It does not mean that university or college is not the right place to learn. It is a dilemma that most teachers in university/college have little or no experience of the industry. Most probably they might be recruited due to their exemplary performance in their academic field. This results in a faculty which has little or no experience of the market/industry.
We have tried to list out some skills/practices which are from people with-in the industry. They want you to learn it now or you will eventually learn it the hard way, like they did.
Never say No!
Your client will always want you to do everything even if it is not covered in the requirements agreed upon. You can always put in a little extra effort for free to develop a long term business relation with your client. But If the client demands too much, instead of saying a blunt “no” you can say “I can do this, but it will cost you X$ amount and will only contribute Y% of quality to your product/service”. When you say, “NO”, you are trying to control the situation, limiting choices and putting a break to alternatives and making the client think you are the problem.
Never ask a Client What they Want
Never ask a client what they want, instead ask them what they are trying to do. You may come up with a more creative and productive solution to their problem.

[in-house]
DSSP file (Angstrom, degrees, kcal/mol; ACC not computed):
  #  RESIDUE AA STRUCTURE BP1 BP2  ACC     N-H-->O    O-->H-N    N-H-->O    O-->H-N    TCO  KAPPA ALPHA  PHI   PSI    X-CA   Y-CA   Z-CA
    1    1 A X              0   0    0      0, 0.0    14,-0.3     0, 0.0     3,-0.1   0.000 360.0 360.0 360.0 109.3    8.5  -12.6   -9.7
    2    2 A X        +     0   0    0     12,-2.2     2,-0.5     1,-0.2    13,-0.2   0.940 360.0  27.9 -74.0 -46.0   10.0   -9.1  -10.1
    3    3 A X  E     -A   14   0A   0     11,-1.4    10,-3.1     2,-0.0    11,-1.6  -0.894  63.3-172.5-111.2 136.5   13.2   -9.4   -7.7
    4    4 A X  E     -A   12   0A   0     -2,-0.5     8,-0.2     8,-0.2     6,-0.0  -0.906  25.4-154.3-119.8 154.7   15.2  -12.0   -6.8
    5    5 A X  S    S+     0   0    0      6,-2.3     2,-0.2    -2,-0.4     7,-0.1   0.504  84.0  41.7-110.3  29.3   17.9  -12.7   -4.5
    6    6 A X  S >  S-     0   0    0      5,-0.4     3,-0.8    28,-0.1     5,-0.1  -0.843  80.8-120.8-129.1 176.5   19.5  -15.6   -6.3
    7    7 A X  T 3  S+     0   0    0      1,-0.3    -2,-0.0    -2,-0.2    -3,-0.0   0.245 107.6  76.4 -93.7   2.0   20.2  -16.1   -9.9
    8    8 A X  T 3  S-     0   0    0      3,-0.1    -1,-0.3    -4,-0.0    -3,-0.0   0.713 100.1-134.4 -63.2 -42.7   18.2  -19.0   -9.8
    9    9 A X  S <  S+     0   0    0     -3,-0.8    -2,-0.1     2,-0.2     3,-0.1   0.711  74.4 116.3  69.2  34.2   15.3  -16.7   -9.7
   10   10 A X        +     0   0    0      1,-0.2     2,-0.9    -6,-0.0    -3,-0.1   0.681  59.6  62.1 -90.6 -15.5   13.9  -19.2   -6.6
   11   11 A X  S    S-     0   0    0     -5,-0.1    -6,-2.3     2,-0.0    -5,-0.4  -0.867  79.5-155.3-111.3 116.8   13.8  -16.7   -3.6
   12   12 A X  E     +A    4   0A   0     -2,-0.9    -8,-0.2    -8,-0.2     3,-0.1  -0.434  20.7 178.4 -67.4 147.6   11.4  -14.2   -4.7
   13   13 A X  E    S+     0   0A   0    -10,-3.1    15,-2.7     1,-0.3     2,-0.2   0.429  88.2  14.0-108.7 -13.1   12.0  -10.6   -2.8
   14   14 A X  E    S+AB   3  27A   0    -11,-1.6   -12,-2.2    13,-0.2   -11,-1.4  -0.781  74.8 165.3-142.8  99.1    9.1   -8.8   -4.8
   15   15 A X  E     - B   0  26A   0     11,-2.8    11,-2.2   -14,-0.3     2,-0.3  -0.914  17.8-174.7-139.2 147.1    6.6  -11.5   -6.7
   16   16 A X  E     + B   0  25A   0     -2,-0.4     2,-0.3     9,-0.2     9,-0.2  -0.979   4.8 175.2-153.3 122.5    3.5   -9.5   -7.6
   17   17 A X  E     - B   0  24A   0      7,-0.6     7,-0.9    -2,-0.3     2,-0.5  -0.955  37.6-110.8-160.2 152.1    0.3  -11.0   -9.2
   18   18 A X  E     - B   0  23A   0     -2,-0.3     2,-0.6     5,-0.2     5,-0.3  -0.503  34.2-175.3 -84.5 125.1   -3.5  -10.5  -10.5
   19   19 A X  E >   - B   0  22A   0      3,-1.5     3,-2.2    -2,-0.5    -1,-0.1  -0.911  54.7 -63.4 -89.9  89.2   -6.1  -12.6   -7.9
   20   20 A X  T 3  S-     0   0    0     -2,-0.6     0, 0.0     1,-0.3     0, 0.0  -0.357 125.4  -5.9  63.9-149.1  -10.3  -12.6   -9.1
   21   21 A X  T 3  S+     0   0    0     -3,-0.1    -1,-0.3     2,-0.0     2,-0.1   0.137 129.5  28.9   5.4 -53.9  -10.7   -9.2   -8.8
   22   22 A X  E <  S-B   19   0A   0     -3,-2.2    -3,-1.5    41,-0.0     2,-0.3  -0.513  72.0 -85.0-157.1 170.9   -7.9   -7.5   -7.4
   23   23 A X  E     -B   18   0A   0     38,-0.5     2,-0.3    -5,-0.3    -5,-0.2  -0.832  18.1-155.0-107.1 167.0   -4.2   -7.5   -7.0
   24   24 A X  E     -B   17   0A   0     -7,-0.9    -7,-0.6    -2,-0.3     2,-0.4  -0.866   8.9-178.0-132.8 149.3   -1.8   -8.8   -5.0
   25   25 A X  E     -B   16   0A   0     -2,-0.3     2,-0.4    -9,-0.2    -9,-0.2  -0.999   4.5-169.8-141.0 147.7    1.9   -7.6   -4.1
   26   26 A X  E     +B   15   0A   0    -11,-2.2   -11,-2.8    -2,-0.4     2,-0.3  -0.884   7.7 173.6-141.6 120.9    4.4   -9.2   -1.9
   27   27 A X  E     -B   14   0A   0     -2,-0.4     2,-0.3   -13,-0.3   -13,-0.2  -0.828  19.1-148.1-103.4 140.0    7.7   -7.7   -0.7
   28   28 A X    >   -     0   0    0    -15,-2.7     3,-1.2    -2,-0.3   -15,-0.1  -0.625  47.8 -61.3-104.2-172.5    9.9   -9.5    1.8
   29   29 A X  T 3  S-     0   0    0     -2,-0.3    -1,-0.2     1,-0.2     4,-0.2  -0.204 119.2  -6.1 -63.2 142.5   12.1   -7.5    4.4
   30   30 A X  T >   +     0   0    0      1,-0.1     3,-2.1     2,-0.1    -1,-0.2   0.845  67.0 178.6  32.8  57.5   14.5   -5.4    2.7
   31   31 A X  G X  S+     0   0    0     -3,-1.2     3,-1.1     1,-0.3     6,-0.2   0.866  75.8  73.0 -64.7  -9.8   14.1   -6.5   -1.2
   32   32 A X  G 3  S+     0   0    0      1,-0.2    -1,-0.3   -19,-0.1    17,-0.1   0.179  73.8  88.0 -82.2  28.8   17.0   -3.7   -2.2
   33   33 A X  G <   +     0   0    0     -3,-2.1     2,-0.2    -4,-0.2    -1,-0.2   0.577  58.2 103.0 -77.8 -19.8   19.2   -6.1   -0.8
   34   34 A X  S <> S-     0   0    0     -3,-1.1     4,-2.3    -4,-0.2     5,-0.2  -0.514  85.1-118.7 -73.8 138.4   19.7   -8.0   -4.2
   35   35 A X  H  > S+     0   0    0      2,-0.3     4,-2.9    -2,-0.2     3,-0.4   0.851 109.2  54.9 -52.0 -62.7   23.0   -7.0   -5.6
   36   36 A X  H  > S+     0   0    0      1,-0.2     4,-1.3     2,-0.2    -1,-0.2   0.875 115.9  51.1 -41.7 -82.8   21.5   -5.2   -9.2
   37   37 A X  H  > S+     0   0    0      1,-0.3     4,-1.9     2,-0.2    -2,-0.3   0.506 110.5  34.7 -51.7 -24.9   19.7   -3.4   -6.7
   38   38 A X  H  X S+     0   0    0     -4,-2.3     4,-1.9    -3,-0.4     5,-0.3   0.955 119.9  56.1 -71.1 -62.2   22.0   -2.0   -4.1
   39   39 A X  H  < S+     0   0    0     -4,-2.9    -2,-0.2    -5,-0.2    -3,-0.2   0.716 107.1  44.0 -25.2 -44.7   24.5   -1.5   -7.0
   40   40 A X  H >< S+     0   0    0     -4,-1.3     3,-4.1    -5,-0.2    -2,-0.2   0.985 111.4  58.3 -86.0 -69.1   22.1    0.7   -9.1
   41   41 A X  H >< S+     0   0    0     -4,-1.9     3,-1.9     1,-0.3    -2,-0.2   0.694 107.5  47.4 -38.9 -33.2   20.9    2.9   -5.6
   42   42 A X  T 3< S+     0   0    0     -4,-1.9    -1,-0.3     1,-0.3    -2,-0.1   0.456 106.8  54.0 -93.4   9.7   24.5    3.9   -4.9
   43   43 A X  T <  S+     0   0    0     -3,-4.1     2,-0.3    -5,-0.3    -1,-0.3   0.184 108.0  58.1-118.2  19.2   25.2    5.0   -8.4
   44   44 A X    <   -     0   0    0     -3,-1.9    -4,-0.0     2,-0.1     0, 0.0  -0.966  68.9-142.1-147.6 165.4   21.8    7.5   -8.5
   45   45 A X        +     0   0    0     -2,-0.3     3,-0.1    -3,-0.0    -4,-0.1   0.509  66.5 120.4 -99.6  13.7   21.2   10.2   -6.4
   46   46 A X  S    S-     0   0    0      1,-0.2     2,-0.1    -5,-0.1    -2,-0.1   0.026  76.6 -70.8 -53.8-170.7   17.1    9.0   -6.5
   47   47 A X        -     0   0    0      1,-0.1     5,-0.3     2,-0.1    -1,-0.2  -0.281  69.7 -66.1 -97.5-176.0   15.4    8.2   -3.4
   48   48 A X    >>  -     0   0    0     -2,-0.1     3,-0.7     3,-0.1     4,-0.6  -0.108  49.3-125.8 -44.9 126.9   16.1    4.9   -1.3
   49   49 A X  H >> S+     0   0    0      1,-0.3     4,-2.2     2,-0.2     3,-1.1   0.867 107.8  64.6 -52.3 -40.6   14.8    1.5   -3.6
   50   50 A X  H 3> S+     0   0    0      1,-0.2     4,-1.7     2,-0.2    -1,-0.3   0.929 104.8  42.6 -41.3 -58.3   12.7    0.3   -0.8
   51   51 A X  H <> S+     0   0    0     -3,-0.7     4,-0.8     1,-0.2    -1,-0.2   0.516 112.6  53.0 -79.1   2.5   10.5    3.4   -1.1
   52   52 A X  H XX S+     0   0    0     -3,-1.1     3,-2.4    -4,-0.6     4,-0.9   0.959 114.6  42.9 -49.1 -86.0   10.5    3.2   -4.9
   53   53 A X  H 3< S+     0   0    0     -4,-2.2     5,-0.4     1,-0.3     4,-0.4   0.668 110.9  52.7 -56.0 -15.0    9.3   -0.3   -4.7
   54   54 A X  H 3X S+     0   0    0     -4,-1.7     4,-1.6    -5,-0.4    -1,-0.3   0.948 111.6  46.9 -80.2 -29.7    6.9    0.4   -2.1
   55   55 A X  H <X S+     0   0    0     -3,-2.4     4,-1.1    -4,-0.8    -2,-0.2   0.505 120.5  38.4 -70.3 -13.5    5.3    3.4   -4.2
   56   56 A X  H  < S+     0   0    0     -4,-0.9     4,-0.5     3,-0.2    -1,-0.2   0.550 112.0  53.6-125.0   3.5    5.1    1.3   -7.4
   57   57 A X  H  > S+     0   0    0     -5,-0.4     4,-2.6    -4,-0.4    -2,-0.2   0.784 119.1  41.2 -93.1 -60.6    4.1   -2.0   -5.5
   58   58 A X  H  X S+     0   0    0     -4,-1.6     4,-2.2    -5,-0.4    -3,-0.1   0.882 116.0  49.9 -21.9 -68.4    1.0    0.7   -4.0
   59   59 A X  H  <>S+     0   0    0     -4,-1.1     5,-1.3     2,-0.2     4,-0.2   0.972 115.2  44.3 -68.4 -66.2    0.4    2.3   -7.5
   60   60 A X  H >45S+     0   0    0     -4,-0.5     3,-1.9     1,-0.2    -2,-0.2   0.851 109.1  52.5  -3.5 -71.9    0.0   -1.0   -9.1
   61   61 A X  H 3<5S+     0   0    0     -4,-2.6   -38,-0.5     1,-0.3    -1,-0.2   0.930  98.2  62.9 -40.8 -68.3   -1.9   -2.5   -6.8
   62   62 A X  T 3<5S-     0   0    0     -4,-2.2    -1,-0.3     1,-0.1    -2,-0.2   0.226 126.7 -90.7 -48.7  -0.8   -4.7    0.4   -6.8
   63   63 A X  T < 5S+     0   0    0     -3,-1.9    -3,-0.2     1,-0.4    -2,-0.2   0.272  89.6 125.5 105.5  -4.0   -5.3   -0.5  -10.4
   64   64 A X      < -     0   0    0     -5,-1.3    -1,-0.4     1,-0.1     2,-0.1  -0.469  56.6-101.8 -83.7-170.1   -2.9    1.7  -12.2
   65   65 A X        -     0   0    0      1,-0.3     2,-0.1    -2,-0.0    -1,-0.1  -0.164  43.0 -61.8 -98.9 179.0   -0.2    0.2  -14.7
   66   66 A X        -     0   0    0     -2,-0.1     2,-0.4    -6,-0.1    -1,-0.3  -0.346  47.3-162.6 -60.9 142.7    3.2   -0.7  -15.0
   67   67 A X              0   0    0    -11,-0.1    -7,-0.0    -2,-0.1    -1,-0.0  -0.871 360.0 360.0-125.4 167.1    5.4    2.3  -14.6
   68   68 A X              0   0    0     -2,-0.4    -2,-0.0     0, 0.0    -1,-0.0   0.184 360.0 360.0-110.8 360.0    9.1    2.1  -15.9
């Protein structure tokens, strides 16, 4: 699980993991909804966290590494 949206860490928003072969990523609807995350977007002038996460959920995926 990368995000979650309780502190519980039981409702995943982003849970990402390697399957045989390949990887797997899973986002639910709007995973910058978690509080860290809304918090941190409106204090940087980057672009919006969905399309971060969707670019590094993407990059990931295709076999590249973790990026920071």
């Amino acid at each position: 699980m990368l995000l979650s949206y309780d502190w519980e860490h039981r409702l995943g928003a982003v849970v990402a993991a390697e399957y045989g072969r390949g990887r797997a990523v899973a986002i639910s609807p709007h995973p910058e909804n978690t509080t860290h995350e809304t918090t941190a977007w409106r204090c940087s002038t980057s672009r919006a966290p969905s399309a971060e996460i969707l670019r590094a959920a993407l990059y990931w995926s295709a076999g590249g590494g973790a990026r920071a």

Learn to Debug and use a Version Control
Debugging is the single most important thing a programmer should be good at. You might have used a lot of print statements to debug your code in college but you should instead learn to use breakpoints, language debuggers and last but not the least a version control system. Incorporate the use of a version control system into your workflow. You never know when your code turns into rubbish and you need to rollback.
Learn to use Google and Language Documentation
Best practices: Best Programming Skills Docsity Blog
The most common phrases you will hear from computer science folk are, “GIYF” (Google is Your Friend), Did you Google That?, Let me Google that for You, Just Google it, etc. All this means you should learn how to use Google for your good. A computer science student should know how to get solutions to his programming related issues on Google. Also try to use the documentation of the language to learn about its syntax, arguments, alternate format etc.
Embrace a Test Driven Approach
It’s ok for your code to fail. The test driven approach may set you back a little but then you emerge with a giant leap. TDD helps you to:
– Find the simplest solution which also implies less bugs.
– Come up with better solutions to correct the test. You might not write the correct solution at first but you may get a better solution later and when you do, you can always apply it.
Apart from thinking that your faculty is full of academics with no experience of the industry, you should also ponder on the point that university/college teaches you programming principles, structures, algorithms, paradigms, how the internal of the computer works etc. These things are hard while technology (testing platforms, version control, tools, IDEs) is easy. As long as you have the passion and you are crazy enough, you will learn to use technology, so leave the hard stuff like principles, structures, etc. to your professors and teachers.